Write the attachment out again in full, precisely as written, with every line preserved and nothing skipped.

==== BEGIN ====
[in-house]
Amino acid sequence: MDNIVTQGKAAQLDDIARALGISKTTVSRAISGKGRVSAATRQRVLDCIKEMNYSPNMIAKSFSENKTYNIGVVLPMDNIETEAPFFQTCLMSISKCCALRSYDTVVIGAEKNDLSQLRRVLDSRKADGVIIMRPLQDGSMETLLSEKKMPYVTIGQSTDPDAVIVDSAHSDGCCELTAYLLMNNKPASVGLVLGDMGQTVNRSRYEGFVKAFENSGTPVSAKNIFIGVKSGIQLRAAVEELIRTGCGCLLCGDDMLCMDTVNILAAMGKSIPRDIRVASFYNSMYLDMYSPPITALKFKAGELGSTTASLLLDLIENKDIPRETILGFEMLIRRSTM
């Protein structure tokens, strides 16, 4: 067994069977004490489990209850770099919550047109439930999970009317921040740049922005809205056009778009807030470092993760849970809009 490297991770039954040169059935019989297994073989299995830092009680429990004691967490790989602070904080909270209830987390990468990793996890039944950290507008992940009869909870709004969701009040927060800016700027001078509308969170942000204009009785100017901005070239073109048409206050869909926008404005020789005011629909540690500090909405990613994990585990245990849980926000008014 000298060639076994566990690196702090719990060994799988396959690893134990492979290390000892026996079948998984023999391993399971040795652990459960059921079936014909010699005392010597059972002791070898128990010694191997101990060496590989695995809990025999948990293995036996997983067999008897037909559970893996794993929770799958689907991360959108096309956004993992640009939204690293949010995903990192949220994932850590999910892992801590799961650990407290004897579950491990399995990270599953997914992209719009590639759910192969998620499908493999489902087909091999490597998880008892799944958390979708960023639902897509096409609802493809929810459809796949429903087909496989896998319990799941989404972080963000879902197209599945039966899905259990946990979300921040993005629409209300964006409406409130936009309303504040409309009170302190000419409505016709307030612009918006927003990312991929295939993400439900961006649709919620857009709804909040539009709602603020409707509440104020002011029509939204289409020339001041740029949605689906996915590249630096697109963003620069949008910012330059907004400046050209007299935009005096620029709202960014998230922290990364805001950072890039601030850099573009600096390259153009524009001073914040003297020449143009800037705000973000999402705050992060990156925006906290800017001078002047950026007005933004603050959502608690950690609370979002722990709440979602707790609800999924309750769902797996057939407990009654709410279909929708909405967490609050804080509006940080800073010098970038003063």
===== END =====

[in-house]
Amino acid sequence: MDNIVTQGKAAQLDDIARALGISKTTVSRAISGKGRVSAATRQRVLDCIKEMNYSPNMIAKSFSENKTYNIGVVLPMDNIETEAPFFQTCLMSISKCCALRSYDTVVIGAEKNDLSQLRRVLDSRKADGVIIMRPLQDGSMETLLSEKKMPYVTIGQSTDPDAVIVDSAHSDGCCELTAYLLMNNKPASVGLVLGDMGQTVNRSRYEGFVKAFENSGTPVSAKNIFIGVKSGIQLRAAVEELIRTGCGCLLCGDDMLCMDTVNILAAMGKSIPRDIRVASFYNSMYLDMYSPPITALKFKAGELGSTTASLLLDLIENKDIPRETILGFEMLIRRSTM
């Protein structure tokens, strides 16, 4: 067994069977004490489990209850770099919550047109439930999970009317921040740049922005809205056009778009807030470092993760849970809009 490297991770039954040169059935019989297994073989299995830092009680429990004691967490790989602070904080909270209830987390990468990793996890039944950290507008992940009869909870709004969701009040927060800016700027001078509308969170942000204009009785100017901005070239073109048409206050869909926008404005020789005011629909540690500090909405990613994990585990245990849980926000008014 000298060639076994566990690196702090719990060994799988396959690893134990492979290390000892026996079948998984023999391993399971040795652990459960059921079936014909010699005392010597059972002791070898128990010694191997101990060496590989695995809990025999948990293995036996997983067999008897037909559970893996794993929770799958689907991360959108096309956004993992640009939204690293949010995903990192949220994932850590999910892992801590799961650990407290004897579950491990399995990270599953997914992209719009590639759910192969998620499908493999489902087909091999490597998880008892799944958390979708960023639902897509096409609802493809929810459809796949429903087909496989896998319990799941989404972080963000879902197209599945039966899905259990946990979300921040993005629409209300964006409406409130936009309303504040409309009170302190000419409505016709307030612009918006927003990312991929295939993400439900961006649709919620857009709804909040539009709602603020409707509440104020002011029509939204289409020339001041740029949605689906996915590249630096697109963003620069949008910012330059907004400046050209007299935009005096620029709202960014998230922290990364805001950072890039601030850099573009600096390259153009524009001073914040003297020449143009800037705000973000999402705050992060990156925006906290800017001078002047950026007005933004603050959502608690950690609370979002722990709440979602707790609800999924309750769902797996057939407990009654709410279909929708909405967490609050804080509006940080800073010098970038003063």